One thing I remember – Lloyd, me and Dawson talked about this. We had a game we started in the locker room. Trash can basketball. We’d take a ball of coaches tape and shoot baskets in the trash can. It started off as a couple guys – went to six or so then the whole team started playing it. Guys were losing money, getting very competitive…. It was just a great bonding experience.

In ’92 you took over as the starter and had a big season – including a huge total of over 425 times carrying the ball via rushes/receptions.  Did you feel at the time “overused”, and how do you feel having such a huge workload affected your career long-term?

No – I didn’t have any concerns – I didn’t feel overused. I had two years of ball under Noll and Walton in their tight end oriented offense. They had their favorites like Merrill – they wanted him to do everything at the time. Worley, Williams were there and we were all frustrated at not getting the ball.

In ’92 Ron Earhardt came in from the Giants – they just won Super Bowl under Parcells. He wanted to run the ball more. And remember, then I was still a fullback, but they gave me a shot. and I had success. So I wasn’t disappointed at being overused at all. I was happy I finally got the carries.

Why did they finally give you a shot at running back?

I think, from what I was told, when Cowher and Earhardt came in they were concerned about the position – it was thin then. Worley had been suspended, and the other guys showed some flashes but that was it. They just asked to take a look at me at running back. They were desperate more than anything I think. I had shown some glimpses before and they tried it. It was as much blind luck as anything.

’92 was also the year Coach Cowher took over for Coach Noll. How did the team handle that transition, and from your perspective, what were the biggest adjustments the team had to make due to the change, and how did it do so?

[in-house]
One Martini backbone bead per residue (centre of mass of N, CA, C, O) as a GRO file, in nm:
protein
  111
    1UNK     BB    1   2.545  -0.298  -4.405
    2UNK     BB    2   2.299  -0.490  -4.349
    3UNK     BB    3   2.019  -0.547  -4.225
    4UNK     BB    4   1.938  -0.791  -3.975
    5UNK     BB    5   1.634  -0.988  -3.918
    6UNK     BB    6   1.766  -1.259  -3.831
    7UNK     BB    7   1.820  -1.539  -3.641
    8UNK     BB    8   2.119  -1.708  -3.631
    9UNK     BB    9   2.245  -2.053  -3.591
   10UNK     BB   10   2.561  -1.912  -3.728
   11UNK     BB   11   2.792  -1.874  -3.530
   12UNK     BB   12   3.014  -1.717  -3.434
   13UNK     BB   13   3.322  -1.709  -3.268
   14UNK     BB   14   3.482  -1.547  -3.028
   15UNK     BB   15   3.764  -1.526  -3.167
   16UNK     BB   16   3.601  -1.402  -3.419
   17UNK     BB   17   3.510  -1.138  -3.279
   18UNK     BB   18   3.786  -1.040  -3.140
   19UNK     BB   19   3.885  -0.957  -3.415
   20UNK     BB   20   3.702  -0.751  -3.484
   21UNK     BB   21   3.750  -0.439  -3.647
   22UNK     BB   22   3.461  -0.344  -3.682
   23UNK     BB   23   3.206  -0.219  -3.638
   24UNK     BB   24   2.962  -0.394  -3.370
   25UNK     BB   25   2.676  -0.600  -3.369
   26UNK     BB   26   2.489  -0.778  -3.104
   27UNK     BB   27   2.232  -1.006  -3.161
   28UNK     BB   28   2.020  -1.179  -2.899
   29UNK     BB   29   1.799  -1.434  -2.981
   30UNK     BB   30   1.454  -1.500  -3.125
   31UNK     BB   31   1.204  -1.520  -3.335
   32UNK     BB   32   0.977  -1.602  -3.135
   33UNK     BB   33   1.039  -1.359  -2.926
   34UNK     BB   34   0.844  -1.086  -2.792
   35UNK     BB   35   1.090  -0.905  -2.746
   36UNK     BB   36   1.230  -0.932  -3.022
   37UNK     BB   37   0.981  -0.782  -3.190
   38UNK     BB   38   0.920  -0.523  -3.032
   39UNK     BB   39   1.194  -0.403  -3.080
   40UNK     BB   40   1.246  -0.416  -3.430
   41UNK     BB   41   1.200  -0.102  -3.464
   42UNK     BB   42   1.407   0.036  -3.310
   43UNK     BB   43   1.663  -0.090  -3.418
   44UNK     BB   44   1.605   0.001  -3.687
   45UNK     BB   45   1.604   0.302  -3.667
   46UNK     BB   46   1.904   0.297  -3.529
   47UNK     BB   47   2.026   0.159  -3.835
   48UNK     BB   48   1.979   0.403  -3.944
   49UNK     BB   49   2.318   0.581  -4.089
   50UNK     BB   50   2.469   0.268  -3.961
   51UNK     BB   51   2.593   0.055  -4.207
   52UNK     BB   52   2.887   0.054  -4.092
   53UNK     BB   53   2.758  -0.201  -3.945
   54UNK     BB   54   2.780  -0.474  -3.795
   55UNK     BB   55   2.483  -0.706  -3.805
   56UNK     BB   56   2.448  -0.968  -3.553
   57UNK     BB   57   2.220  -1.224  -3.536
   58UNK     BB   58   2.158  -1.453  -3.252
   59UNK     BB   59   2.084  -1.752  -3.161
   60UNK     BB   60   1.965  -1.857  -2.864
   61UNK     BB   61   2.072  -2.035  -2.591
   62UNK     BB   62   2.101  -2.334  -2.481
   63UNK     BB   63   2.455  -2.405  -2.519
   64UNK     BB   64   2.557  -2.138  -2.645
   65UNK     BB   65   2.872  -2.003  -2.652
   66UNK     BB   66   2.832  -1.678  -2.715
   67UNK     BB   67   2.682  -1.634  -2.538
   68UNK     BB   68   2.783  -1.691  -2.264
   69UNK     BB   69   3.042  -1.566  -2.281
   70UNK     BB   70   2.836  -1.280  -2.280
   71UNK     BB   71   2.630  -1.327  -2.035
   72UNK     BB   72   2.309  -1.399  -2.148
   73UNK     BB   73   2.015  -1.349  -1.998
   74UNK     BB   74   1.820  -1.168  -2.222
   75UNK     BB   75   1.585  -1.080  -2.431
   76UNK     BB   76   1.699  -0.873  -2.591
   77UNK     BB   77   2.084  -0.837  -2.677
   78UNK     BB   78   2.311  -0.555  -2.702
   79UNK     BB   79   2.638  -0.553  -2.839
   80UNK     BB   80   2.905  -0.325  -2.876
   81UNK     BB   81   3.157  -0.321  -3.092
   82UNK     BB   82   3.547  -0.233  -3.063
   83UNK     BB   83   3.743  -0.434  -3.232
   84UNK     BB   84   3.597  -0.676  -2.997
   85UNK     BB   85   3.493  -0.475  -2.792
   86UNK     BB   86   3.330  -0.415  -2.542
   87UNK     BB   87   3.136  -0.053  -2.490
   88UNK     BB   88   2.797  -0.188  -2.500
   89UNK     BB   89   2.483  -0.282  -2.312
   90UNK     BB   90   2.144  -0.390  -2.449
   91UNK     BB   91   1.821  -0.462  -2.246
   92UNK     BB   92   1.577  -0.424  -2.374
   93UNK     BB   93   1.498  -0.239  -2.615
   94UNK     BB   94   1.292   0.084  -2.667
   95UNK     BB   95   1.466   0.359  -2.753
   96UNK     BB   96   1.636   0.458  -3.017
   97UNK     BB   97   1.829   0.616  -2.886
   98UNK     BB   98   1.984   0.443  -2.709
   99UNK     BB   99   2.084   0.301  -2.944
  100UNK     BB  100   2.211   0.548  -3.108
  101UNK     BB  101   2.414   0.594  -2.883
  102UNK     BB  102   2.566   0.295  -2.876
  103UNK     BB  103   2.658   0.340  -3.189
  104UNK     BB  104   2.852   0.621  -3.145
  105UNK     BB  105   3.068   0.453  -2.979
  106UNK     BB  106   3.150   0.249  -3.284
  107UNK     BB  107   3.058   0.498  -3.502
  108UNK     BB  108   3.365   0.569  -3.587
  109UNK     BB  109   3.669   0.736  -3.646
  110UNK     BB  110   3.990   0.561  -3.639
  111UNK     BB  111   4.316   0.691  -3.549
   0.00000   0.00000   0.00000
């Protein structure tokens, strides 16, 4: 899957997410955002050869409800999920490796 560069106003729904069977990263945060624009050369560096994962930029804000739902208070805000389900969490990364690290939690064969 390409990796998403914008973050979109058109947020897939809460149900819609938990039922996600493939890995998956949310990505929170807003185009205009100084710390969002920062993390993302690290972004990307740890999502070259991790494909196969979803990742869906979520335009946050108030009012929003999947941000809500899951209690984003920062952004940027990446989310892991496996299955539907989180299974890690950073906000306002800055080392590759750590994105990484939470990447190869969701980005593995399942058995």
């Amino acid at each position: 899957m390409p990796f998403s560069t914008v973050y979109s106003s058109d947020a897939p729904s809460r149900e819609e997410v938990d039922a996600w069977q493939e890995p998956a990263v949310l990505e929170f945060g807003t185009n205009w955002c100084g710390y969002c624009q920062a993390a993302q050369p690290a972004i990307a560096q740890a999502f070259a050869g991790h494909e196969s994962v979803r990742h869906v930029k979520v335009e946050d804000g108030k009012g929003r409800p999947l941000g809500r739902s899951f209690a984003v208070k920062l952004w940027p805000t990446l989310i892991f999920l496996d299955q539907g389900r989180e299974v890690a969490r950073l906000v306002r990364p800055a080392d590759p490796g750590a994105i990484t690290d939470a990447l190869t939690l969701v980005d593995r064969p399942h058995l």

We were all ready for the change with Cowher, at least most of us. It took a while for a few people to get used to it. It’s just a sense I got. Chuck was  a great coach and did so many great things for the organization. But we felt like we needed to be more competitive  We finished third in the division behind Cincinnati and Houston. We had the talent, but no one liked the tight-end focused offense, except maybe {tight end} Eric Green. No one liked the plays. We’d get in the huddle and when a play was called we knew it wouldn’t work. It was too complicated.

When Bill came in, the first thing he did was unify the team. From the outside, you don’t see or understand it. We were a divided team. The practices were divided. It was always the offense versus the defense. When the offense messed up, the defense yelled at us, and we did the same when they messed up. Even the coaches. The defense had free reign to hit us in practice under Noll – even late. It was Noll’s way of trying to instill toughness in everyone. After Cowher came in, I remember one day in practice a receiver, I think it was Calloway, got crushed by Lloyd. Cowher blew the whistle and yelled at Lloyd. He brought all of us in then – had us all take a knee and told us we can’t do this. It brought the whole team together. From there we started getting it – that this was going to be different from what we were used to.

In ’94, you were traded to Carolina. How surprised were you over the trade, and how upset as well? What did the Steelers coaches/front office tell you about the trade?

I was surprised and disappointed, yeah. I saw the writing on the wall though. In the ’95 season I had a $2.5 million price tag and Bam Morris had a $500k price tag, and we had split carries in ’94 with the same output because of my injuries. So from just the yardage standpoint, we were the same. I thought I’d get one more year to help keep stability there and be kept one more year, but that didn’t happen. I wasn’t angry -just disappointed and surprised.

What advice would you give younger players today coming into the NFL with the same sort of skillsets you came into the league with? And why?

It’s hard to give advice now that the game has changed so much. I’d say just make sure you are the best teammate you can be, be committed to the team and enjoy your time. That’s in the end all you have. Enjoy every moment – enjoy the ride…